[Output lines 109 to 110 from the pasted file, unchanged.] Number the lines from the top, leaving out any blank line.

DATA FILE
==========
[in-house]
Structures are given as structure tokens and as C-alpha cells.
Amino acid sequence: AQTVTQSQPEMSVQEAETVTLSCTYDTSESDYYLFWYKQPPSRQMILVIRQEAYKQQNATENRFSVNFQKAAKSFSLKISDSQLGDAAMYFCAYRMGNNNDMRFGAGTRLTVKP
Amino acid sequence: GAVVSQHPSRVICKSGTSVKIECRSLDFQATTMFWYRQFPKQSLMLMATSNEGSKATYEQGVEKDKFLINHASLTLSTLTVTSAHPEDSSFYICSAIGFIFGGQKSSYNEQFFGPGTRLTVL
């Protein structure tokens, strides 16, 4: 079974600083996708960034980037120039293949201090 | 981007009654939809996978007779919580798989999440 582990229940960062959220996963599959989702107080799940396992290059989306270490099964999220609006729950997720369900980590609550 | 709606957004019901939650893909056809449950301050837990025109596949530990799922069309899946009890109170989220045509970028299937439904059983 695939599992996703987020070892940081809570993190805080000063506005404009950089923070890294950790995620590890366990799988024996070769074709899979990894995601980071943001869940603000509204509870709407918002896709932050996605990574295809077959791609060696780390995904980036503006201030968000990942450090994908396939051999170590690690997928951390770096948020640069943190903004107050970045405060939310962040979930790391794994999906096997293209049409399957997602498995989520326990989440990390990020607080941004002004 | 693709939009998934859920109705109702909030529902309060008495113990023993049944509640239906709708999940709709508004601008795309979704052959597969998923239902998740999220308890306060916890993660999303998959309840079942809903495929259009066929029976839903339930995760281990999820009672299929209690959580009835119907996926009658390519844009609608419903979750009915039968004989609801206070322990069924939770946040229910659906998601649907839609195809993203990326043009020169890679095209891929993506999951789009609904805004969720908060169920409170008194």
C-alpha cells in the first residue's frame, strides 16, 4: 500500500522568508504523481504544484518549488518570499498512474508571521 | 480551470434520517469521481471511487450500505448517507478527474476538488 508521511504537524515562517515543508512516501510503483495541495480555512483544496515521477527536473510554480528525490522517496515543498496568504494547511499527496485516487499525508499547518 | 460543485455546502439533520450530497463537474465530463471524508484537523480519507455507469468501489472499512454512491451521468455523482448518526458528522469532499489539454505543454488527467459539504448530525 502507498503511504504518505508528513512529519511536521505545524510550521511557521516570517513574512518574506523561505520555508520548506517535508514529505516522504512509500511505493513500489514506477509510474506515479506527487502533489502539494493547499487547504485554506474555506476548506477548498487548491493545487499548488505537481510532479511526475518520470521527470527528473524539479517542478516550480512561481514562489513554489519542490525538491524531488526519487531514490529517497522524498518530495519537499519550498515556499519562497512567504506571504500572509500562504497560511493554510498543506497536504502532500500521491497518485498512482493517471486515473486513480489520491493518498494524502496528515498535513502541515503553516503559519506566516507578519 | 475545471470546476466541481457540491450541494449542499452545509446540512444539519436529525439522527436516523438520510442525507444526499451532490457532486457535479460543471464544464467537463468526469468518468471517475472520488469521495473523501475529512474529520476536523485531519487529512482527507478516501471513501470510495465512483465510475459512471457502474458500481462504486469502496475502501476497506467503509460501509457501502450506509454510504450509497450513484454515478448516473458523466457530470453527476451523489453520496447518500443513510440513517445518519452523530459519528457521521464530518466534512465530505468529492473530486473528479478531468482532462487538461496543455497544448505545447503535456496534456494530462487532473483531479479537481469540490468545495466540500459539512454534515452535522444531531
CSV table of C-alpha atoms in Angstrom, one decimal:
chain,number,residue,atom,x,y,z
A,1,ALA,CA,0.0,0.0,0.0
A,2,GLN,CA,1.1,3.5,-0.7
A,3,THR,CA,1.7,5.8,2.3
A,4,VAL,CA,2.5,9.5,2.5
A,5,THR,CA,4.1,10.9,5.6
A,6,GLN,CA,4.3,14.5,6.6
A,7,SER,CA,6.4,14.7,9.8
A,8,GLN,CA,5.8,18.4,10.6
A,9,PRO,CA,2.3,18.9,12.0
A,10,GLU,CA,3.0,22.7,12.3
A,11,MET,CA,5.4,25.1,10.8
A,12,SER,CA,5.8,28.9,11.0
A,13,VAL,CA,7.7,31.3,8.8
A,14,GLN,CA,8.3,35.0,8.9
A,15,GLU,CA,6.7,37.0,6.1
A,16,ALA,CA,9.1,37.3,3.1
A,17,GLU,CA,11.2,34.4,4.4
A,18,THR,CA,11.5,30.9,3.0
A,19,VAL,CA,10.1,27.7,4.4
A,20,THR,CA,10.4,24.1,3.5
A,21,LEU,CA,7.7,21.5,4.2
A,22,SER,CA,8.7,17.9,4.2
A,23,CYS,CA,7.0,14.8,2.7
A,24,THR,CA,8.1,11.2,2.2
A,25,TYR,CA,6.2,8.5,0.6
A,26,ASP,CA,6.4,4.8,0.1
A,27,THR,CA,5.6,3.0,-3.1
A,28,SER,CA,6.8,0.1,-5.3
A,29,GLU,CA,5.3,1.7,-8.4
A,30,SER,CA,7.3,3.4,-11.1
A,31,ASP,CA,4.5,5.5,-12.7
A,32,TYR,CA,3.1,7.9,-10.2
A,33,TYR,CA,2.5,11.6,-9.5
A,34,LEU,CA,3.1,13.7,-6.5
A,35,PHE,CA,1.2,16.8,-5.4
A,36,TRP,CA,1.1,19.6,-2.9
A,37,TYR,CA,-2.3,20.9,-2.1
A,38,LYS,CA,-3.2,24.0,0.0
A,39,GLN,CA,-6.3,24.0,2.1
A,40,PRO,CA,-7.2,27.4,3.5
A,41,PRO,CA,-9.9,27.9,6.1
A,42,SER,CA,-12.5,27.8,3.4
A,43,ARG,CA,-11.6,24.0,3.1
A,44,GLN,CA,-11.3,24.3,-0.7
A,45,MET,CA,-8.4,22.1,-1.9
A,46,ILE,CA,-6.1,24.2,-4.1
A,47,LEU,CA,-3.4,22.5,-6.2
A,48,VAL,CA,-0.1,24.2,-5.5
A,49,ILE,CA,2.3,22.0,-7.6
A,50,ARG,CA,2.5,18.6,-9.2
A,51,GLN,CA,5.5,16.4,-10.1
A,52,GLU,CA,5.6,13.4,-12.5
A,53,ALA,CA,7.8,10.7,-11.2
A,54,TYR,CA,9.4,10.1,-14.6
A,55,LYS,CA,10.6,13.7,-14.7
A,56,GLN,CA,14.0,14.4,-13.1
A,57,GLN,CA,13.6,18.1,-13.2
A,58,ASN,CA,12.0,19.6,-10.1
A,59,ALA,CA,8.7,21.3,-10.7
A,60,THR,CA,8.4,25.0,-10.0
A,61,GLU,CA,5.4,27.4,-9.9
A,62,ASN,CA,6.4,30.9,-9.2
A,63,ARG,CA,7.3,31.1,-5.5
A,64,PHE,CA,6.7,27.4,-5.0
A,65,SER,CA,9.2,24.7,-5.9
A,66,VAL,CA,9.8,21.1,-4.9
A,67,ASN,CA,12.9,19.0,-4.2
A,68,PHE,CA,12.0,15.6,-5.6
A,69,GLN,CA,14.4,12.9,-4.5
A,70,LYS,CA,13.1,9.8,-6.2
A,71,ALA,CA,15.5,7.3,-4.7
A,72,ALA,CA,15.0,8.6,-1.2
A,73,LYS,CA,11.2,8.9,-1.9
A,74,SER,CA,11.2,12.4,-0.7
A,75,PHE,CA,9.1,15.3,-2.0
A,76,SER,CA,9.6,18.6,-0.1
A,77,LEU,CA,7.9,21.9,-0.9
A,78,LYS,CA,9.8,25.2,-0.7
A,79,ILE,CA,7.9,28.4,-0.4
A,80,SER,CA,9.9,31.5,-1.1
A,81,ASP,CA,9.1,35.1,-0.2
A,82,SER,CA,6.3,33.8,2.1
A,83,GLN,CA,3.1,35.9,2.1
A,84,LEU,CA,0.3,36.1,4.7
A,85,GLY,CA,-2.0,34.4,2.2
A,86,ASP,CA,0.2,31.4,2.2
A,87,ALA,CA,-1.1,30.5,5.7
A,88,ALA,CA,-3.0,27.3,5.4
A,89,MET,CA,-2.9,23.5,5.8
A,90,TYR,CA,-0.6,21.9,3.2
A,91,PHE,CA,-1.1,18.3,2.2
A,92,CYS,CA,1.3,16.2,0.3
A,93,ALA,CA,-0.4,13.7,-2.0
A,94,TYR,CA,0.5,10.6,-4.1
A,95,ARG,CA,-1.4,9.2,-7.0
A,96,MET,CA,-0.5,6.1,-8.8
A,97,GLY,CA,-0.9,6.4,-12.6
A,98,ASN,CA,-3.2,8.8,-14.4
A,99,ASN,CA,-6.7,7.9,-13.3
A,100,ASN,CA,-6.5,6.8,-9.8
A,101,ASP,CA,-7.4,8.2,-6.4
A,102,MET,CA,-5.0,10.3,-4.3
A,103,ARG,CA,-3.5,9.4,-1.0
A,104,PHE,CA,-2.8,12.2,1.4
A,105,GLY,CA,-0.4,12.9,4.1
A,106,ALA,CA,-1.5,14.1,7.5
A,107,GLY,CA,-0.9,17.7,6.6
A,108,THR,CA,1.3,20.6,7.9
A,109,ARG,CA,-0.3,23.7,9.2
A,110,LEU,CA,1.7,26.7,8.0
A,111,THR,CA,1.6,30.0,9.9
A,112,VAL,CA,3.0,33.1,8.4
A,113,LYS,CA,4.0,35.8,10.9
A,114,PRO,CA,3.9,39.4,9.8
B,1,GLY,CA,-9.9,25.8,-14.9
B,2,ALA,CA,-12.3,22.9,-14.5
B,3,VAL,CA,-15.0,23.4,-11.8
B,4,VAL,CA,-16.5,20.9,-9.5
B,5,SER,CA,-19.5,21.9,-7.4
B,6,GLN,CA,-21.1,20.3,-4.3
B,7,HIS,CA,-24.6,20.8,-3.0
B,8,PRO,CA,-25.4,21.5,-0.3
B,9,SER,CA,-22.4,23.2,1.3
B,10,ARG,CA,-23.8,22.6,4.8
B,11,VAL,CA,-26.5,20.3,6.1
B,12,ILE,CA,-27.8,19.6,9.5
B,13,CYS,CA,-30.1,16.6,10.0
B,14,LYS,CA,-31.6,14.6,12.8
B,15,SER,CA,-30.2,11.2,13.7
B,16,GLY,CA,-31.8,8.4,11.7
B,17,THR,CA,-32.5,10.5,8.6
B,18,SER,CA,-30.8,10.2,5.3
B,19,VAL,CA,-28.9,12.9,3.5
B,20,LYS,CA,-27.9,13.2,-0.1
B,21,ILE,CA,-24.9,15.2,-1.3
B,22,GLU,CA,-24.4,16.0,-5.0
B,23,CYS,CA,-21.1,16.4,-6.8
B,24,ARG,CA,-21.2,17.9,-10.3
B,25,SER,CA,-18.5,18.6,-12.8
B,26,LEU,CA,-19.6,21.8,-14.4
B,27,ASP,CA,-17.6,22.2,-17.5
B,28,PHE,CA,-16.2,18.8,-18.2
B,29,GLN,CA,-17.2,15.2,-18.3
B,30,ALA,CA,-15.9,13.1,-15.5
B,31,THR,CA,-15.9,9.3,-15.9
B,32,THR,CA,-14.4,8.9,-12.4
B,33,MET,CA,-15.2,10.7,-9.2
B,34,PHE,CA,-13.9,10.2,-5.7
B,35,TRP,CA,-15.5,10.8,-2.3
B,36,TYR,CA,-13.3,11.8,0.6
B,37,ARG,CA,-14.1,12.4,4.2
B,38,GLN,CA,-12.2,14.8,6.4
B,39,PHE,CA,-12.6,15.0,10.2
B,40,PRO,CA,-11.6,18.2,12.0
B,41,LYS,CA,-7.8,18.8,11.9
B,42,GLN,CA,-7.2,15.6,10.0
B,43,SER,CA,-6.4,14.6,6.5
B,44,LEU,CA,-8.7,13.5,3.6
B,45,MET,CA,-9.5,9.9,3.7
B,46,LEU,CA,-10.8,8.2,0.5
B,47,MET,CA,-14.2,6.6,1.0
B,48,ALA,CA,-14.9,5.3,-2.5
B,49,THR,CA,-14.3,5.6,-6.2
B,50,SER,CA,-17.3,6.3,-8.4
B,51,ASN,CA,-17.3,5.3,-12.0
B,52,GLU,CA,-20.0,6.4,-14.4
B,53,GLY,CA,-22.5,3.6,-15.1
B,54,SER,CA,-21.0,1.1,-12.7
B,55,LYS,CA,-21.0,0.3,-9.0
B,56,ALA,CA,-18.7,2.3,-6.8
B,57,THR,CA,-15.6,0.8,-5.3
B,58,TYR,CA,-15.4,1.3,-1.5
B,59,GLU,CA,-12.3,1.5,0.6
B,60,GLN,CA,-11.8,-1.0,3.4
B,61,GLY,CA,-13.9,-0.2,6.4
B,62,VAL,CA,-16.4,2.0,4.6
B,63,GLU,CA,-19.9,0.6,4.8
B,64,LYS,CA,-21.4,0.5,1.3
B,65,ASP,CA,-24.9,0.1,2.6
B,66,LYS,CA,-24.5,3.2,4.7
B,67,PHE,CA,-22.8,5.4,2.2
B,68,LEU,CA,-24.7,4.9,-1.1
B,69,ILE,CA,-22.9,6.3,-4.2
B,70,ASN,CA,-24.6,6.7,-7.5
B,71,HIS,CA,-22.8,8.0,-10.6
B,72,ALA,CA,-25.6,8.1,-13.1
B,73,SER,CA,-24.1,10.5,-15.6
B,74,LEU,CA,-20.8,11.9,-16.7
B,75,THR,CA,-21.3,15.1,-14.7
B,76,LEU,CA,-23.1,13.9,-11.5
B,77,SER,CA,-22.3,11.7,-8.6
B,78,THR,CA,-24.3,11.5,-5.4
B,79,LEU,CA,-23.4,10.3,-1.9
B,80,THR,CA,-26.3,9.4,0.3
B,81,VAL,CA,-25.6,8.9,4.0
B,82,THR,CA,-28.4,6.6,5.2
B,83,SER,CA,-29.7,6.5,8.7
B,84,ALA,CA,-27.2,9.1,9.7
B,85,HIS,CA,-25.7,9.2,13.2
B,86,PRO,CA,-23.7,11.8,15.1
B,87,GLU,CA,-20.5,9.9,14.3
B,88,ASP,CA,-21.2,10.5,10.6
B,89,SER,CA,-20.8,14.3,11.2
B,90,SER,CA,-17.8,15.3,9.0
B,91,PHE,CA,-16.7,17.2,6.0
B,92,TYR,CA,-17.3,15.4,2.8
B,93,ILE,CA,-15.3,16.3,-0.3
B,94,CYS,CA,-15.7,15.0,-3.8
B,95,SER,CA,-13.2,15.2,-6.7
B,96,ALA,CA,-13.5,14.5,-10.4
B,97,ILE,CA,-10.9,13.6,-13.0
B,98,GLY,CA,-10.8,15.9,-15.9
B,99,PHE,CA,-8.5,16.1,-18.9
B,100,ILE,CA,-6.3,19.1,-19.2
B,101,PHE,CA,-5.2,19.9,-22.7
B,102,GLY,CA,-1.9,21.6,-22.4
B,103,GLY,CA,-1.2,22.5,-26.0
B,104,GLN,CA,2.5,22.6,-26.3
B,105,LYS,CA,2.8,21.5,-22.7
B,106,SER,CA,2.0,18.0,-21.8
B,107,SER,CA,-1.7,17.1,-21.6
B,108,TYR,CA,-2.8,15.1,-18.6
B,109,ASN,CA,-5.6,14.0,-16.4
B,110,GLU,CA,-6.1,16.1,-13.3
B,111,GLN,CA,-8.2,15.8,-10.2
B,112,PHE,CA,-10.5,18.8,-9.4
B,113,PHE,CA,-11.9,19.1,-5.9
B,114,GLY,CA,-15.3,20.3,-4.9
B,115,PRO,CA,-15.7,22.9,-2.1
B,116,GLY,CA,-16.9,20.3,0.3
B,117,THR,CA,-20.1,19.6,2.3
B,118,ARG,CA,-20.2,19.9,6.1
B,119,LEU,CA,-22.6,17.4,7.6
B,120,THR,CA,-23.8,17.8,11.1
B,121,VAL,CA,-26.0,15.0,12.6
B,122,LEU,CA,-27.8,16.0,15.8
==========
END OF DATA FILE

A,101,ASP,CA,-7.4,8.2,-6.4
A,102,MET,CA,-5.0,10.3,-4.3